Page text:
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About The Production
Spanning a timeline of five decades in the life of Richard Pimentel (Livingston), "Music Within” is the real-life story of a crusader for human rights and his struggle to define himself, and by extension, humanity. His path to self-discovery takes him from the seemingly innocent but socially benighted fifties through the social upheaval of the sixties and seventies. His personal triumph continued in the eighties and culminated in the nineties, when the American with Disabilities Act, a piece of legislation that he helped pass, becomes the law of the land.

But "Music Within” is much more than a feel-good biopic. Though it ultimately carries an uplifting message, the characters who tell its story are funny, raucous, bawdy and outrageous in their pursuit of what life has to offer. In short, they are alive. And the disabilities that some of them have are no more, no less than distinguishing characteristics of full-on personalities.

With its highly readable script and engrossing adventures of highly likable characters, the film is more of a highly entertaining movie that happens to have a message, rather than a morality play that is also entertaining. There are a lot of funny bits of business in it, thanks to the protagonist's sense of humor and that of his friends. "The sardonic point of view of Richard Pimentel the real man has truly been captured in the film,” says producer Brett Donowho, noting with satisfaction that audiences at preview screenings and the film festivals where it took prestigious awards "are just shocked that they're laughing. Nobody likes to see a boring true-life drama. People come out of the film and what resonates with most people is that they say, ‘That was kind of funny,' but then it sinks in that it has poignant moments as well.

"It's really a word of mouth film,” he adds. "I've never seen a Q&A last so long as with some of these screenings.”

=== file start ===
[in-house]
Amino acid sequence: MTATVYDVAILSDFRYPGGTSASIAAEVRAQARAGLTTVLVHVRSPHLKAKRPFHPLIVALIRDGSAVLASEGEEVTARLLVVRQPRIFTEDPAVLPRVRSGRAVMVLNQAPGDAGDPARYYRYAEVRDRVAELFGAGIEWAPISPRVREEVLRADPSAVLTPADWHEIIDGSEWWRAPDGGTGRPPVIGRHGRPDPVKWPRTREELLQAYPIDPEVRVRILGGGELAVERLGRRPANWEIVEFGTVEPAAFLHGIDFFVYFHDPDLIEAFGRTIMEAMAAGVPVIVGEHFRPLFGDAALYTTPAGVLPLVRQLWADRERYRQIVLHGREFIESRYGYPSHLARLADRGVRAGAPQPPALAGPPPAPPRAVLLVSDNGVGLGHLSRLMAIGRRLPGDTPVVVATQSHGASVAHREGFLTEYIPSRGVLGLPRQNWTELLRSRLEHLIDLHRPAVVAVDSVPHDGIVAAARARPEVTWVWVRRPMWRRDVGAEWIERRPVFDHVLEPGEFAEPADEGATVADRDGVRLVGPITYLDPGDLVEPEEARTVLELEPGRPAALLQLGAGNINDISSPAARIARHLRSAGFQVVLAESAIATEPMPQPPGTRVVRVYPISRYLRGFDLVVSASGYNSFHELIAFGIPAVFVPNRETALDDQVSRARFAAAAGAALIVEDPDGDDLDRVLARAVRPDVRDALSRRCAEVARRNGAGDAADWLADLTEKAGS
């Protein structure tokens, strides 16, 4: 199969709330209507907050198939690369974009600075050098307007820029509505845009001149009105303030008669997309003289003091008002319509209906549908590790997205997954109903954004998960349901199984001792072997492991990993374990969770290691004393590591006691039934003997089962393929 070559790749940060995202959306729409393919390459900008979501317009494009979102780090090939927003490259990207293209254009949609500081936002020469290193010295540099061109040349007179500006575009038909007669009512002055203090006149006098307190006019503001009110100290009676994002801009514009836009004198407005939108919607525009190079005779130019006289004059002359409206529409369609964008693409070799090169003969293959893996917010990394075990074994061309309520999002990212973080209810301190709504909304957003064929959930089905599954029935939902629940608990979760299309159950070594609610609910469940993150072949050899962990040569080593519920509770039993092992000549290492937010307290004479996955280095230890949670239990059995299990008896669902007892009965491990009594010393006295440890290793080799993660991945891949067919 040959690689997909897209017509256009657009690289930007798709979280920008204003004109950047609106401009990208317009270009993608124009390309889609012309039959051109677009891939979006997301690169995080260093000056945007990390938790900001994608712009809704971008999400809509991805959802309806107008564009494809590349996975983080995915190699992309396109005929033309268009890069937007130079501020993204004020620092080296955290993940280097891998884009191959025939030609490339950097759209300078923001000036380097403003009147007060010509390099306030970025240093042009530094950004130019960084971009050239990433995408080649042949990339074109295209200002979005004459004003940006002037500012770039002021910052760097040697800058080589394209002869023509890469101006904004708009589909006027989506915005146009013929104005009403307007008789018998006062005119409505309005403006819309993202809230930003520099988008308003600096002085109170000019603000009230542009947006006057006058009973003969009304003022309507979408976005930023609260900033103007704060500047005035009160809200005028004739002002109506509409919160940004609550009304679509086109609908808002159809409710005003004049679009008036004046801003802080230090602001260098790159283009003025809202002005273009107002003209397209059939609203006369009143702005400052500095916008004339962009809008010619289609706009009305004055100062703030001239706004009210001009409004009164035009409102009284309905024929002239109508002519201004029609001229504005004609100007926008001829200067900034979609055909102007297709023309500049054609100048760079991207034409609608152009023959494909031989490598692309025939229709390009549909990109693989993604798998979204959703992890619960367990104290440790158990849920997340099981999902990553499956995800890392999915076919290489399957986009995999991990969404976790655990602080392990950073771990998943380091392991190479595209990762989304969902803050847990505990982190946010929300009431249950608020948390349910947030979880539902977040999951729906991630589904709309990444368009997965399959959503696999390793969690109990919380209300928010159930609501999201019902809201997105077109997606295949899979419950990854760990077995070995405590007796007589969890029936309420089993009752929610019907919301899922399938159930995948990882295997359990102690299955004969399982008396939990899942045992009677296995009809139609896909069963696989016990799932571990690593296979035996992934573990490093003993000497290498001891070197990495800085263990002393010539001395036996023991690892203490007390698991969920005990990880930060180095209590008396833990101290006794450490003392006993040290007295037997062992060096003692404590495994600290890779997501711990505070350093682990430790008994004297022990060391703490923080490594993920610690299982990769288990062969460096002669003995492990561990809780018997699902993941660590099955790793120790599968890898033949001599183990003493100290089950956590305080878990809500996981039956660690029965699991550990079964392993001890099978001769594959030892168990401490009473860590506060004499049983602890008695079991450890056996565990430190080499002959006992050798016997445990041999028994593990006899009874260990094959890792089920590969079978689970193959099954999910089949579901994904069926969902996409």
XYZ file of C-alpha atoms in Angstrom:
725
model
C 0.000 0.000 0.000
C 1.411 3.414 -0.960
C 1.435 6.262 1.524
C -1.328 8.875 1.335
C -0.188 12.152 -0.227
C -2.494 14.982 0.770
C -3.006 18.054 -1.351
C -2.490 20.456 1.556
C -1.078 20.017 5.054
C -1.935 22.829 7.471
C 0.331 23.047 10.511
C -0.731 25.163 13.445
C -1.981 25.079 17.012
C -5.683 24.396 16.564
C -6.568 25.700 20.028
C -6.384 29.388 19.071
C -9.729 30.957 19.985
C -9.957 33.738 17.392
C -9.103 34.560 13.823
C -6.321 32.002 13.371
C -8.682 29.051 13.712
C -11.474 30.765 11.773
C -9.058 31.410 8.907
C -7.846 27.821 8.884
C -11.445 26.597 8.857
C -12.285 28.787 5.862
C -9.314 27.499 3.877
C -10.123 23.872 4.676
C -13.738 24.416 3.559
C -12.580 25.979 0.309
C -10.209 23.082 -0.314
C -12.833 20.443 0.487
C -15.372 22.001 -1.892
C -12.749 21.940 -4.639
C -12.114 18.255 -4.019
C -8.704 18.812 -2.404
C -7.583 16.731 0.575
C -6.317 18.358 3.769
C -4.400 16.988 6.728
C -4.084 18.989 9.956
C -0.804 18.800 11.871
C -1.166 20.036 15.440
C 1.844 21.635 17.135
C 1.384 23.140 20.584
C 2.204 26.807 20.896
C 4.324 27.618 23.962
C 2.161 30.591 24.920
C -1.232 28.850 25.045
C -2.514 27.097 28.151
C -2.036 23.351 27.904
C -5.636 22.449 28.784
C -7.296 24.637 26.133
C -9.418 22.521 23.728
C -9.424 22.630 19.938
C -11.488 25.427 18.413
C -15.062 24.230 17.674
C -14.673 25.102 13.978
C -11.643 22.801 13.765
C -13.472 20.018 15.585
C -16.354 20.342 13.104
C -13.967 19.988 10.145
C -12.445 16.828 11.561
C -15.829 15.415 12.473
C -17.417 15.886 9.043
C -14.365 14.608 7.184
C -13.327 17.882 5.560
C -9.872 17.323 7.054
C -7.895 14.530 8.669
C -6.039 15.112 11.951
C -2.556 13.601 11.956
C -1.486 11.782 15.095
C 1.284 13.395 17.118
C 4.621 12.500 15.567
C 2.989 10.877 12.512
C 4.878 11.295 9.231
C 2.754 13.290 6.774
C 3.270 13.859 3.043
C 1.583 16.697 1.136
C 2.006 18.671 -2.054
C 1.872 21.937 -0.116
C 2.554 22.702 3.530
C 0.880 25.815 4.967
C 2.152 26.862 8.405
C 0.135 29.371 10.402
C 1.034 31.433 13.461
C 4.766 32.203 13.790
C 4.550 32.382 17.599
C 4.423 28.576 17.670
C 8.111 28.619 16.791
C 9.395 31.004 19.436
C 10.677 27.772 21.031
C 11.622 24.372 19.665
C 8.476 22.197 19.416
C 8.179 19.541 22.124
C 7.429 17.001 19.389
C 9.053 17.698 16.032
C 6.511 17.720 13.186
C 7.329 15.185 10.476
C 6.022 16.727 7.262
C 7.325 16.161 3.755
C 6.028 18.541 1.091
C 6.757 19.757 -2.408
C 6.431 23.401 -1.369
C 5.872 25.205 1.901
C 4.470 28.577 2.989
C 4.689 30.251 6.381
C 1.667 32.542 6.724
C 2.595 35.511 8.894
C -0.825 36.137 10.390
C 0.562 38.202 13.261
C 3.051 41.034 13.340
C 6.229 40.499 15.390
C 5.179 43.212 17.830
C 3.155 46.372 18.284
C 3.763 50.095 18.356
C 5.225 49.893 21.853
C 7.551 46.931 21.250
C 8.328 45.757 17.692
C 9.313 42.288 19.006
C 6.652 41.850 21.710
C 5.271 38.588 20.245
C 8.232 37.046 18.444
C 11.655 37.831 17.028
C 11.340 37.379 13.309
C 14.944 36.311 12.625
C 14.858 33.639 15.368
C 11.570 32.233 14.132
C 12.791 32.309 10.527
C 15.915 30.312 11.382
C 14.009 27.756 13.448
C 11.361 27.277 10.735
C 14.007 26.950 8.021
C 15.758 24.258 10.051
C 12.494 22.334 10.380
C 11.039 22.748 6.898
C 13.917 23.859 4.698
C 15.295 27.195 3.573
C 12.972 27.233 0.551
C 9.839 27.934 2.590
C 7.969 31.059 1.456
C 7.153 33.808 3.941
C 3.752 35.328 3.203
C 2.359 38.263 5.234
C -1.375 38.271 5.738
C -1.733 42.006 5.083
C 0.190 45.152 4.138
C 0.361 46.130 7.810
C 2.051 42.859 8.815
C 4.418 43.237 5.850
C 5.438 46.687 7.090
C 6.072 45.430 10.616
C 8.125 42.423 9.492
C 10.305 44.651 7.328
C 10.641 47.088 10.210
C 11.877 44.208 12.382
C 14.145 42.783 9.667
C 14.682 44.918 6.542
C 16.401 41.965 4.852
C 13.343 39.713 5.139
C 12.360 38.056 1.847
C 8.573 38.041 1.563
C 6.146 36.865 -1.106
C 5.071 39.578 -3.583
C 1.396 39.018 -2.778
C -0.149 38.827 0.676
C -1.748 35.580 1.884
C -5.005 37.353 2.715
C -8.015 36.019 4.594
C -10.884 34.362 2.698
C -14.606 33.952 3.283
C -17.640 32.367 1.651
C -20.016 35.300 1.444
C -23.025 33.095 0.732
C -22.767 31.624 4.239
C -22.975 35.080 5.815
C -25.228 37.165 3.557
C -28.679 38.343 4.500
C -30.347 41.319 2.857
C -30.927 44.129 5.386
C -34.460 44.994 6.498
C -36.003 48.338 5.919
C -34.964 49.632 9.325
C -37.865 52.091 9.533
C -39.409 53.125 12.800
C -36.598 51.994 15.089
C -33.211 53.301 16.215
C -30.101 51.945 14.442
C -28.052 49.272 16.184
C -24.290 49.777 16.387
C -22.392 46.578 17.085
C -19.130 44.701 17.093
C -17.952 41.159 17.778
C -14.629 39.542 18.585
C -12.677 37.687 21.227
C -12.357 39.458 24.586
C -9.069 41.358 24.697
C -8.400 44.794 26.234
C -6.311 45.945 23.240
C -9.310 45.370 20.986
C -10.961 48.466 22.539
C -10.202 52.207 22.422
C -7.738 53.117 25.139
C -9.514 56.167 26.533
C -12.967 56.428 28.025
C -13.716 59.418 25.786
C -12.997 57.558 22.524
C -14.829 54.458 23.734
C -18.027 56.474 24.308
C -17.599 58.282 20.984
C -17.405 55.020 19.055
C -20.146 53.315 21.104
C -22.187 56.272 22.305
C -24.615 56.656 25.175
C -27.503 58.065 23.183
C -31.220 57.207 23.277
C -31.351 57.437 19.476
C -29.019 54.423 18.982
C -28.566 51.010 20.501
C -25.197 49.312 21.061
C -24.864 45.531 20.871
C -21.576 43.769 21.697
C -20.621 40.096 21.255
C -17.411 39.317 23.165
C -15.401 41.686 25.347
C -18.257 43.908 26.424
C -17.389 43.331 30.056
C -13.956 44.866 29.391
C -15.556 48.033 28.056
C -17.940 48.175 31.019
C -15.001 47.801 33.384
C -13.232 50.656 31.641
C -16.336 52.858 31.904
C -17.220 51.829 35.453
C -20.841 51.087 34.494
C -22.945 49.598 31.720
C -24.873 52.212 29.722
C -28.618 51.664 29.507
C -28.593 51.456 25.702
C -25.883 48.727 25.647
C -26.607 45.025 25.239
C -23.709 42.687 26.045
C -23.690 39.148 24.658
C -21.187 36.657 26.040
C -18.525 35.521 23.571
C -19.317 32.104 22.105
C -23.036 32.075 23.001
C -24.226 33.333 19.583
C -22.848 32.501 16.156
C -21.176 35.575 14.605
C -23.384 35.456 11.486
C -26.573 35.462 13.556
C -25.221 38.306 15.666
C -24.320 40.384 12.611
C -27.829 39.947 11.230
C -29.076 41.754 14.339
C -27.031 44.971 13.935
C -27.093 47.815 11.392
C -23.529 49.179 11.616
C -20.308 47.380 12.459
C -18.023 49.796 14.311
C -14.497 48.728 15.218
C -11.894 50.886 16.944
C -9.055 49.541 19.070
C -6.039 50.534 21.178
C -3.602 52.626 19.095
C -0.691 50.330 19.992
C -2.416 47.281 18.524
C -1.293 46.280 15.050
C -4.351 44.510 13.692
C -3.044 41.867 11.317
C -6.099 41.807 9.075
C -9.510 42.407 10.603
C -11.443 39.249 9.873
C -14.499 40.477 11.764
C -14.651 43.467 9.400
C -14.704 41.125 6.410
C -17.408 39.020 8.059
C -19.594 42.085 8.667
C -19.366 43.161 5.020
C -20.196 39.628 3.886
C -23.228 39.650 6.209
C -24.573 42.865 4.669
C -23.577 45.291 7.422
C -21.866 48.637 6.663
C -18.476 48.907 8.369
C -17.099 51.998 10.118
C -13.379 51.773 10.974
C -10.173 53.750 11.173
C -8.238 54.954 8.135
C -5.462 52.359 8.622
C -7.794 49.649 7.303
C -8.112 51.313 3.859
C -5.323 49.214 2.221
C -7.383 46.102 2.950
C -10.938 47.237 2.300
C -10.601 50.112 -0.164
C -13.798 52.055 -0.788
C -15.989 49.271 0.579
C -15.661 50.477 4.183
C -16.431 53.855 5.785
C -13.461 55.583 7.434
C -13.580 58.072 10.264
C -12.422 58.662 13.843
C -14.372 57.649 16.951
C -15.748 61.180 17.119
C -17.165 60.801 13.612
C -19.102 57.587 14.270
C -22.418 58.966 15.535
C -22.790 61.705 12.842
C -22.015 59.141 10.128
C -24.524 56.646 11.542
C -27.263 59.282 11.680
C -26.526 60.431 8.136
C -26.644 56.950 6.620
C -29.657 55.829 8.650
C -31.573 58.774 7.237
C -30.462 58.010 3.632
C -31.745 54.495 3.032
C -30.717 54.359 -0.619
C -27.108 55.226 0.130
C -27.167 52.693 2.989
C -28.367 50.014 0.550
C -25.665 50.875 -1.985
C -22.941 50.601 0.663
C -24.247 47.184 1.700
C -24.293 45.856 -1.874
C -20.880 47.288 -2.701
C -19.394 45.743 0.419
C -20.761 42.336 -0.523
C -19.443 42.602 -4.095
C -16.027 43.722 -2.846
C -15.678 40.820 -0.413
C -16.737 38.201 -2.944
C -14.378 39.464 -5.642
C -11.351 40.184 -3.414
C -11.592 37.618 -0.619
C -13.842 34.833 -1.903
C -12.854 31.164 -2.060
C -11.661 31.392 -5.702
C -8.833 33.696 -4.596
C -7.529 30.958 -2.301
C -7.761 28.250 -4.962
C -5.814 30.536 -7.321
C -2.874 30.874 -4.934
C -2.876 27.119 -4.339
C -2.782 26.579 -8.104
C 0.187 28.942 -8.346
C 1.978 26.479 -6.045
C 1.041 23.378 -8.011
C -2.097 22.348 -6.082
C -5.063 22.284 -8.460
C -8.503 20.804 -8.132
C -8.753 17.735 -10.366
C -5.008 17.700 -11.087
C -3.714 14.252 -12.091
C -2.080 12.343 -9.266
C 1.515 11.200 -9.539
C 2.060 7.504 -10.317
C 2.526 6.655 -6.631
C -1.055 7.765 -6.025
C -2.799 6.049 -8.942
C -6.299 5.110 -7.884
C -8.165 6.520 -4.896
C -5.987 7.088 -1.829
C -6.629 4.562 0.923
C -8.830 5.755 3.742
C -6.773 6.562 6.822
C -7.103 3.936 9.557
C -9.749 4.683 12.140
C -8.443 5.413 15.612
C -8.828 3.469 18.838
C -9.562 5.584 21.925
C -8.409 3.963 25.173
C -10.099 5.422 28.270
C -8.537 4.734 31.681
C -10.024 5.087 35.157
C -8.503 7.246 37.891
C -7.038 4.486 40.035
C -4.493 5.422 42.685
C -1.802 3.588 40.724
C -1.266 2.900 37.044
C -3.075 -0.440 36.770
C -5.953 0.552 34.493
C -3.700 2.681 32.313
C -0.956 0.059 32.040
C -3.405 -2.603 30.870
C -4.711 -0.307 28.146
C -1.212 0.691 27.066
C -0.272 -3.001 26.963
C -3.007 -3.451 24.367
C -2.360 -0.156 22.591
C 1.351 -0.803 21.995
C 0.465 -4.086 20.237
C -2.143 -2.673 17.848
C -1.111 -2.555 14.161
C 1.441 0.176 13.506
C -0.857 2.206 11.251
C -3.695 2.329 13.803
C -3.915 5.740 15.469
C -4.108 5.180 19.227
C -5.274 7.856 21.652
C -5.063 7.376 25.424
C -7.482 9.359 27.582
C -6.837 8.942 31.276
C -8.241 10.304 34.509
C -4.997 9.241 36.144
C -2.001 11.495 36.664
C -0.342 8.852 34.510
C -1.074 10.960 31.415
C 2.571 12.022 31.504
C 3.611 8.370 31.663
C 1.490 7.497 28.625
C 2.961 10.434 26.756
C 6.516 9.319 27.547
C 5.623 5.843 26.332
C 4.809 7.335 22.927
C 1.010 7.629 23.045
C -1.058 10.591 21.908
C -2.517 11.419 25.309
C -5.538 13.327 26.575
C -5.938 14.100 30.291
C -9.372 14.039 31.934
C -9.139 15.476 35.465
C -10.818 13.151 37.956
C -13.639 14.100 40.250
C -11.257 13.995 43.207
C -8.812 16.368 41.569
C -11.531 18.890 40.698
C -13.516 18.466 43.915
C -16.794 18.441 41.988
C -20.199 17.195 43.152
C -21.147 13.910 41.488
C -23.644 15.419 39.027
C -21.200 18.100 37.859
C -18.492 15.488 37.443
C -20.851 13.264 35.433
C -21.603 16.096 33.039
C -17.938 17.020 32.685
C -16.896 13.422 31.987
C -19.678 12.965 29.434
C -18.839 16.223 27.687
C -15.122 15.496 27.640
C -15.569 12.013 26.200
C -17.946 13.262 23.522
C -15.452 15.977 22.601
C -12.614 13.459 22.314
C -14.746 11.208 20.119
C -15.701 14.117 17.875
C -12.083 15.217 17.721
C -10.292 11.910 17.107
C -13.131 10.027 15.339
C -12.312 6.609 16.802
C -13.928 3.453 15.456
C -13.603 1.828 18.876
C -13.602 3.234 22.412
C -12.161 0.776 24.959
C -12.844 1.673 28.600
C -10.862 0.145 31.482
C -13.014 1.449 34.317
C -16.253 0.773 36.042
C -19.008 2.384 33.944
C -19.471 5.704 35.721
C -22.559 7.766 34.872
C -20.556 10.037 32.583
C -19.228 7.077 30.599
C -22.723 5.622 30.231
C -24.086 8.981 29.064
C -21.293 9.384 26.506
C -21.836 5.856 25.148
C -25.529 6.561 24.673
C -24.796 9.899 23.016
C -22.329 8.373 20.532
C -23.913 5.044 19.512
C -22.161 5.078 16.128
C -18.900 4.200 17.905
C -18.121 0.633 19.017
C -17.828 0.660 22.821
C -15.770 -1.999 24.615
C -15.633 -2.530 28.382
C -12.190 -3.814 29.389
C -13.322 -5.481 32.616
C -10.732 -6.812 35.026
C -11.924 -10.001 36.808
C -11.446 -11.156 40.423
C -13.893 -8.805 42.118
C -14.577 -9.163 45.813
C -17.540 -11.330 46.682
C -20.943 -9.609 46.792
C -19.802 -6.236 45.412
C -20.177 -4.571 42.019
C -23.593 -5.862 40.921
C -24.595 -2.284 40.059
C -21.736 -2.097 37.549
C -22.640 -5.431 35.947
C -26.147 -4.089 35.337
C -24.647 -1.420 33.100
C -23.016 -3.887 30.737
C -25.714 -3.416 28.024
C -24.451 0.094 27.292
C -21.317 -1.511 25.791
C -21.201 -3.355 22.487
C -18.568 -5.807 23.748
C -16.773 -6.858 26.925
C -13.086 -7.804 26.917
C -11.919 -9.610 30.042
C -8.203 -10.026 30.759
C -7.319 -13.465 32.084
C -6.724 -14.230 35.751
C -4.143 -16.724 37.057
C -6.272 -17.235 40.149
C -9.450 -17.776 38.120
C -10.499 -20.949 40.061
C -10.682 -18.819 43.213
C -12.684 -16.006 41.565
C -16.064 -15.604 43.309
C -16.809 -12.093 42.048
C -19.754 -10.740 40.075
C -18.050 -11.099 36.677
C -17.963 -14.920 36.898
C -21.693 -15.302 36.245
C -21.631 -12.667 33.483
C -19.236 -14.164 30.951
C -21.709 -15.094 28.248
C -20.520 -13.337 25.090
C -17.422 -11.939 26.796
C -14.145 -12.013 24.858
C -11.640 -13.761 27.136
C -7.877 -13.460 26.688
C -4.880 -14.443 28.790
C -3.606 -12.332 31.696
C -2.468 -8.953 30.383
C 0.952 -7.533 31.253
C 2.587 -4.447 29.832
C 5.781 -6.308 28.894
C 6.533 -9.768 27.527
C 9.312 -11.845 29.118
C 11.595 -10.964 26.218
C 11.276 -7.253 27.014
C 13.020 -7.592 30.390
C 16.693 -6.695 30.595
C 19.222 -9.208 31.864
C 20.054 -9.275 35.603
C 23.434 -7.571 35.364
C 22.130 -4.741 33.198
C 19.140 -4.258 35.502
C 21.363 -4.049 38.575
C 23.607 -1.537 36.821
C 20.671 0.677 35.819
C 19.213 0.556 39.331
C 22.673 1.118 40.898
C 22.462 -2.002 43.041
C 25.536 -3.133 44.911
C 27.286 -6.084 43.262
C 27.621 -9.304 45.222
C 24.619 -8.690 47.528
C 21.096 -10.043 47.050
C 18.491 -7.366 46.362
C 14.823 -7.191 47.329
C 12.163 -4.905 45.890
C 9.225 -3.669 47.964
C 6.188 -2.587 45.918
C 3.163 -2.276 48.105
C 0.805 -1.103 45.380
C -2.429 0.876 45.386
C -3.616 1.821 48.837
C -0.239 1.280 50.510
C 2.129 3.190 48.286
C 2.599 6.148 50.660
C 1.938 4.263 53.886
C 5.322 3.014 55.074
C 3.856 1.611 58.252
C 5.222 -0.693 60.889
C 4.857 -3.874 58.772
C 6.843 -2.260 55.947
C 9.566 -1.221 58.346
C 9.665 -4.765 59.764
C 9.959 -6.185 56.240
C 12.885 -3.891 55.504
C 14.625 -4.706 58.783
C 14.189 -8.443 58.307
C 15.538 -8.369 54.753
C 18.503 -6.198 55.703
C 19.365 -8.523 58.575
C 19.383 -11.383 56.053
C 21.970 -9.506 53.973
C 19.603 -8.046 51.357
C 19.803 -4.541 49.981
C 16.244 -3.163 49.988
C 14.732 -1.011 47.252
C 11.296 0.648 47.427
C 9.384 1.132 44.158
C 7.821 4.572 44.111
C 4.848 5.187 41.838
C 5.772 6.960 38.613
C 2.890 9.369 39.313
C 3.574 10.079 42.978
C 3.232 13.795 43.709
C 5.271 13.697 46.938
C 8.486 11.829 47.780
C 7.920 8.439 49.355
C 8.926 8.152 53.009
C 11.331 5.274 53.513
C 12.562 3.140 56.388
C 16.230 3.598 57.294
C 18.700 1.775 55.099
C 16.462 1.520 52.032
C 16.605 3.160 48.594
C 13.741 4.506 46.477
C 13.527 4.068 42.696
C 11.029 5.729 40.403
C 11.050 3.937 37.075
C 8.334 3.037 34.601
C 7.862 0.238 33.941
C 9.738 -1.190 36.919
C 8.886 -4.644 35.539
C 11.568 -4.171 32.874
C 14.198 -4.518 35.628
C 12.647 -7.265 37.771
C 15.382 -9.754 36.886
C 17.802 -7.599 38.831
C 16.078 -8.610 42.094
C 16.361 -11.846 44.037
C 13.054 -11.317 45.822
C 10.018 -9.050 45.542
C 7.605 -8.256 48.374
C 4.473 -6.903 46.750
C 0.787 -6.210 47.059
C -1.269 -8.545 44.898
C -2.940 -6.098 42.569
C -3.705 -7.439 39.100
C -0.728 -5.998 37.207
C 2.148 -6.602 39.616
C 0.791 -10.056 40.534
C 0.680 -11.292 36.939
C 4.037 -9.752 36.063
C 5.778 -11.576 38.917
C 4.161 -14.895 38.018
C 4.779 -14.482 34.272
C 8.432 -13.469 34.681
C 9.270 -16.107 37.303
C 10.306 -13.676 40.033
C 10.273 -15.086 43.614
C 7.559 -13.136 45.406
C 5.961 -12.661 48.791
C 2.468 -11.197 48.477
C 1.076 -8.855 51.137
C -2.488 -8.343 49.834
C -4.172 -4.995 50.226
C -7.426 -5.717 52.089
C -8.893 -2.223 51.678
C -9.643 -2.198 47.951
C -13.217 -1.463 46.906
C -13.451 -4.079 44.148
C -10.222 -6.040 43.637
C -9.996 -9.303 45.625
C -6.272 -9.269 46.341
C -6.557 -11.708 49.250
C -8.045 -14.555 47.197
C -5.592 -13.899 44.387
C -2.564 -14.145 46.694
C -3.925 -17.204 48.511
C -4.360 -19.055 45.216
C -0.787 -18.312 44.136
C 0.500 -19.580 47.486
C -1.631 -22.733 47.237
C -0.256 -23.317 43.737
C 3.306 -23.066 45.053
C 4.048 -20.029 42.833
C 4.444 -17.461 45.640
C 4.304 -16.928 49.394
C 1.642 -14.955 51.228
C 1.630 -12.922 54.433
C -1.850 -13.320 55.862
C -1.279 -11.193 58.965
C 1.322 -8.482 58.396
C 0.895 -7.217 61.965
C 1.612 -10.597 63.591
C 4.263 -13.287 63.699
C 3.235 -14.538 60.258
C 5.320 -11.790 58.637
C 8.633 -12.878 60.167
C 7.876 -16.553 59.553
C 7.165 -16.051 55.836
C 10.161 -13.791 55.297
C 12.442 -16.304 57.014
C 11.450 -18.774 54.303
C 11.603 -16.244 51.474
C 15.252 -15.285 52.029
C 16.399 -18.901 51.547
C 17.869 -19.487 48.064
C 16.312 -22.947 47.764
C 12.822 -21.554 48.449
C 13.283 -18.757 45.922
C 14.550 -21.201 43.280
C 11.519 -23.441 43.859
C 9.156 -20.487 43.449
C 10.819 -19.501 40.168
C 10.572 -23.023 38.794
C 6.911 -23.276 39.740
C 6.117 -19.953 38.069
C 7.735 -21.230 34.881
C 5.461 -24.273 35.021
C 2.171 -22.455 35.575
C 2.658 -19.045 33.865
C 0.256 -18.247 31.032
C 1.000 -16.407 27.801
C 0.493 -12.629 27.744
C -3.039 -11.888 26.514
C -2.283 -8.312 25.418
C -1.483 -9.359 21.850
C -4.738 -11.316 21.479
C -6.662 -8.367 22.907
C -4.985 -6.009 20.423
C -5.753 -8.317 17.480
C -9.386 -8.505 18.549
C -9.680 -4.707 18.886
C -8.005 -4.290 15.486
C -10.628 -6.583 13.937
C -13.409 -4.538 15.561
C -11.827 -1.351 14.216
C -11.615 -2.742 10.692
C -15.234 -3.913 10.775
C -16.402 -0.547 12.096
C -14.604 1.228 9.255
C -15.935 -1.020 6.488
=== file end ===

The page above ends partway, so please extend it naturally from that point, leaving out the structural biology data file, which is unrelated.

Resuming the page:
Director Steven Sawalich says it was a Q&A session that inspired him to launch the odyssey that was to become "Music Within.” "I met Richard Pimentel about eight years ago,” he says. "He was giving a speech at a conference I attended. The presentation was his life story, with issues about disability in the work place. He had this amazing ability to take the audience on a rollercoaster of emotions. One minute they were laughing hysterically and the next minute they were crying. There was something that I admired in his story. I went up to him and introduced myself afterward and said, ‘We have to make this into a movie.” And he said, ‘Why in the world would you want to do that?' It's like, ‘Oh the same reason you talk about it, great story that not too many people know about.'”

The first order of business, once he had the green light, was "finding the story in Richard's life. Nobody lives in three acts. We found it by looking at the trajectory of his life, starting when he was a child and ending when they passed the ADA.”

The method by which the filmmakers elevated Richard's story? The writers decided to draw him out in a relaxed setting, away from the office, says screenwriter Bret McKinney. "Mark Andrew Olsen and I wrote a treatment about how we would open up the story. We spent some time with Richard in Vegas and made a lot of tape,” he says. "Because the story is a true story about 40 years of history – it's about an entire movement.

"We got the story line down. But the one thing that was missing was Richard's romantic interest. He hadn't mentioned a whole lot about it. Christine, Melissa George's character was fleshed out after we mentioned it. Kelly Kennemer did a great job on the polish. "So when Melissa came in, it really gave us a visual as to how to develop the story line. Having her raised the stakes of what Richard's inner struggle was. She acted as a mirror to his struggle and kind of expose

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